As a first approximation, pves can be determined using experimental protocols that deplete the RRP, for example a high-frequency stimulation (Schneggenburger et al., 1999; Kirischuk and Grantyn, 2000; Hanse and Gustafsson, 2001). The GABAergic synapses of the postnatal mouse superior colliculus frequency needs to be adjusted for any given type of synapses. For neonatal and juvenile inhibitory synapses an appropriate stimulation frequency would be 50 Hz. After few pulses, the cumulative eIPSC amplitude exhibits a linear dependency on the pulse number, and back-extrapolation to stimulus 0 provides a value of RRP*Q (Figures 3A,B). Dividing the cumulative eIPSC value at y intercept by Q (as derived from the amplitude distribution of dIPSCs and mIPSCs) one obtains an estimate of RRP. This value corresponds to the maximal number of quanta that could be released at rest. Accordingly pves is eIPSC/RRP*Q. The applicability of this method can be verified by comparing the theoretical coefficient of variation of eIPSC amplitudes derived from binomial statistics (CV = [(1 − p)/RRP*p)]1/2) with the CV of the recorded eIPSCs (SD/mean amplitude; Figure 3C) and the relationship between the paired pulse ratio and pves(Figure 3D). This relatively simple approach was then applied to screen for developmental changes of GABAergic synapses in the superior colliculus of C57Bl6 mice between P0 and P22 (Kirischuk et al., 2005).
Figure 3. Measurement of RRP, pves, and Q in collicular neurons, and the effects of BDNF. (A) Specimen trace of eIPSCs induced by high-frequency (HF) stimulation (20 pulses at 50 Hz) of a single GABAergic axon. For clarity stimulus artifacts are replaced by triangles. (B) Cumulative plot of eIPSC amplitudes vs. stimulus number. The eIPSC amplitudes were normalized to the median dIPSC amplitude of the same unitary connection (inset). Back-extrapolation to the y intercept indicates RRP. (C,D) Tests for applicability of the estimates of pves. (E) Sample records to illustrate BDNF effects on IPSCs induced by HF stimulation. To obtain the amplitude of the steady state current, the current integral was normalized to the total time of integration for the last five stimulus intervals. Arrow heads denote the peak level of the eIPSC after the first pulse in the train. Note that BDNF does not affect the steady state current but significantly reduces the ratio between steady state current and first eIPSC (inset). (F) BDNF increases the time constant of decay of the “synaptic tail current,” i.e., the current produced by dIPSCs after the stimulus train, as estimated by single exponential fit. (G) Sample record of the postsynaptic response to HF stimulation of a single GABAergic axon. Note the presence of dIPSCs (inset: enlarged) after the end of stimulation. (H) Reduction of dIPSC amplitudes as evidence for a depressant postsynaptic effect of BDNF, in contrast to the absence of significant changes in the range of coefficient of variation (C), paired pulse ratio, and pves(D). (Modified from Henneberger et al., 2005b).
It turned out that pves was high at P1, but dropped to a significantly lower value shortly after. The fact that pves undergoes an initial developmental decrease was at odds with expectations that nascent synapses release their transmitter ineffectively (Dumas and Foster, 1995; Aizenman and Cline, 2007), but in line with studies of glutamatergic connections in the hippocampus (Bolshakov and Siegelbaum, 1995; Wasling et al., 2004), where a developmental decrease of P, albeit at older age, had been described.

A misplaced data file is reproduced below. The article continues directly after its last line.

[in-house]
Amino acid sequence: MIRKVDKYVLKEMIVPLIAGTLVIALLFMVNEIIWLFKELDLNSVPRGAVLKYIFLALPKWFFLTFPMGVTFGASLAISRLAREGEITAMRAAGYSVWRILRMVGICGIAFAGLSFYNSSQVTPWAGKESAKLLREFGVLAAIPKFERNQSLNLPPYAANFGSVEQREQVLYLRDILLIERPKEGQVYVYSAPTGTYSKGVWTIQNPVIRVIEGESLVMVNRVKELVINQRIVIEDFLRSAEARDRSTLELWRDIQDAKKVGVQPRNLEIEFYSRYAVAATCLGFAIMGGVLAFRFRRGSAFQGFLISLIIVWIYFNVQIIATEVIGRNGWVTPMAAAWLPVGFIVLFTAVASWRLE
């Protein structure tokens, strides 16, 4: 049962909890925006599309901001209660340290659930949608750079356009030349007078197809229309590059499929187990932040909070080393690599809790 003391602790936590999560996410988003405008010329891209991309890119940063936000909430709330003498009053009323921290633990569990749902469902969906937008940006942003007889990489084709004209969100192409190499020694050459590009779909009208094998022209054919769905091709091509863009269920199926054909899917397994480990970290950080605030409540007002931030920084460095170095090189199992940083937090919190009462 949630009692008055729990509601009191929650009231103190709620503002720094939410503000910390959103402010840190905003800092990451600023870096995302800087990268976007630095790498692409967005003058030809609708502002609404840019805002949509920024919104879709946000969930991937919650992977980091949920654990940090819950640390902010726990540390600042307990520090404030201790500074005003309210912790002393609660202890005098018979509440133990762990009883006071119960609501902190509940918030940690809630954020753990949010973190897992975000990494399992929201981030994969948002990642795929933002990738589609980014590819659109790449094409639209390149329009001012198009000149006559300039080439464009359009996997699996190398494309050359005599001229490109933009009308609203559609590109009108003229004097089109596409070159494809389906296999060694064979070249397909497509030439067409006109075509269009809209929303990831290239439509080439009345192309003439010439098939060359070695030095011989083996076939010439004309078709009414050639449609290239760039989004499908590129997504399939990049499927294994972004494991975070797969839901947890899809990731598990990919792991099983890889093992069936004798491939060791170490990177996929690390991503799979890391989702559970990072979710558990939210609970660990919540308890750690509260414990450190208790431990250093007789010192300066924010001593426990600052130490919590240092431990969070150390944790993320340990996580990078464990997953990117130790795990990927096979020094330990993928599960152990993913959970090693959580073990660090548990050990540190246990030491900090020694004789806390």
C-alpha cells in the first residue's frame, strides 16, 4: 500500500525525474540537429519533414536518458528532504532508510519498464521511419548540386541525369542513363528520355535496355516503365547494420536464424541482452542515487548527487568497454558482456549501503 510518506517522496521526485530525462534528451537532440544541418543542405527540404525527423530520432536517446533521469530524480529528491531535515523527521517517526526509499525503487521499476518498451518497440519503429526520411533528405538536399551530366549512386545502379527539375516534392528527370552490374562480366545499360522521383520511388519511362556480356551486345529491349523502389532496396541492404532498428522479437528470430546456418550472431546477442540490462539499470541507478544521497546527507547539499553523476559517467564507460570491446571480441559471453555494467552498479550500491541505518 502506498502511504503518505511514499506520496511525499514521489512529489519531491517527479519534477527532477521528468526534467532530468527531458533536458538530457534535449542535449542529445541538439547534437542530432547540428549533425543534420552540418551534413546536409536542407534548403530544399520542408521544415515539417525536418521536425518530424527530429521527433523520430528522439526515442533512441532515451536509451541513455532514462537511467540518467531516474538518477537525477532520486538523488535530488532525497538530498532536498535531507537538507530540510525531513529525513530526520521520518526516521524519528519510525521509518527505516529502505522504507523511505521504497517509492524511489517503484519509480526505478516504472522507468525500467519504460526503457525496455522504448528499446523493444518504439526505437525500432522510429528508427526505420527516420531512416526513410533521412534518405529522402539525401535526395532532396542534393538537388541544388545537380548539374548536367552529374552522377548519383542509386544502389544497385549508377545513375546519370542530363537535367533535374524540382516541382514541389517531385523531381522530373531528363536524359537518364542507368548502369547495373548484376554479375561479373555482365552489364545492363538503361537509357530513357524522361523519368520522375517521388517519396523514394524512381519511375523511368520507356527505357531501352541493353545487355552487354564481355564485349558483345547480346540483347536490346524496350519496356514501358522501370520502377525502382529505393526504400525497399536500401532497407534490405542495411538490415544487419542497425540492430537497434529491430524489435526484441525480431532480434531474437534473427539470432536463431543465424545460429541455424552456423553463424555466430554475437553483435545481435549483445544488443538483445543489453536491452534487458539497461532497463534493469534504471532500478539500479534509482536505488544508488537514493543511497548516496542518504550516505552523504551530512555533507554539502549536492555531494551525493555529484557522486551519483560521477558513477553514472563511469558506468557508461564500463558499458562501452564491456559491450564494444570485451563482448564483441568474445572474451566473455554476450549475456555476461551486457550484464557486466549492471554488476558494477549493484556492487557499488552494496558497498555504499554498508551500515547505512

The RRP, too, experiences a decrease around P3, but increases again with age. Similar results on the developmental changes of RRP were reported for hippocampal synapses (Mozhayeva et al., 2002). Thus, a relatively large RRP containing high release probability vesicles is temporary replaced by a relatively small RRP of low release probability vesicles, resulting in a decrease of eIPSC amplitude. At P11–15 PPR size and eIPSC amplitudes increase, but the release of low probability vesicles is more tightly locked to the presynaptic action potential. As this coincides with IPSC shortening (see below), IPSCs are now fit for better temporal resolution which may play a role in the acquisition of pattern vision after eye opening.
This leaves us with the following question: is the multivesicular release/high probability of vesicle exocytosis at nascent GABAergic synapses merely a functional deficit to be overcome in the course of further development? Or does it serve a useful role in the development of neuronal networks? – The answer remains open, but one may speculate that a ballistic mode of operation of immature synaptic terminals could be the most effective way to recruit postsynaptic receptors and to stabilize them via a postsynaptic local Ca2+ signal (see below). The fact that in the developing superior colliculus the decrease of pves and the reduction of RRP were paralleled by the disappearance of depolarizing GABA action at P2–3 is at least in line with this idea (see below).
Immature GABAergic Synapses are Prone to Paired Pulse and Tetanic Depression
As already mentioned, at immature stages stimulus-locked responses tend to undergo depression if two or more presynaptic depolarizations occur at short intervals. The mechanisms underlying the use-dependent depression in immature GABAergic synapses have been studied at some detail in our lab using single-bouton activation in the presence of TTX or Ca2+ channel blockers to suppress co-activation of other boutons in contact with the postsynaptic cell (Kirischuk et al., 2002). This approach has the advantage that one and the same synaptic terminal is reliably stimulated with each trial, presynaptic depolarizations can be graded and presynaptic Ca2+ transients could serve as indicators of presynaptic activation (Kirischuk et al., 1999). The experiments showed that at short intervals (<100 ms) different depressant mechanisms occur simultaneously but differ in their recovery kinetics.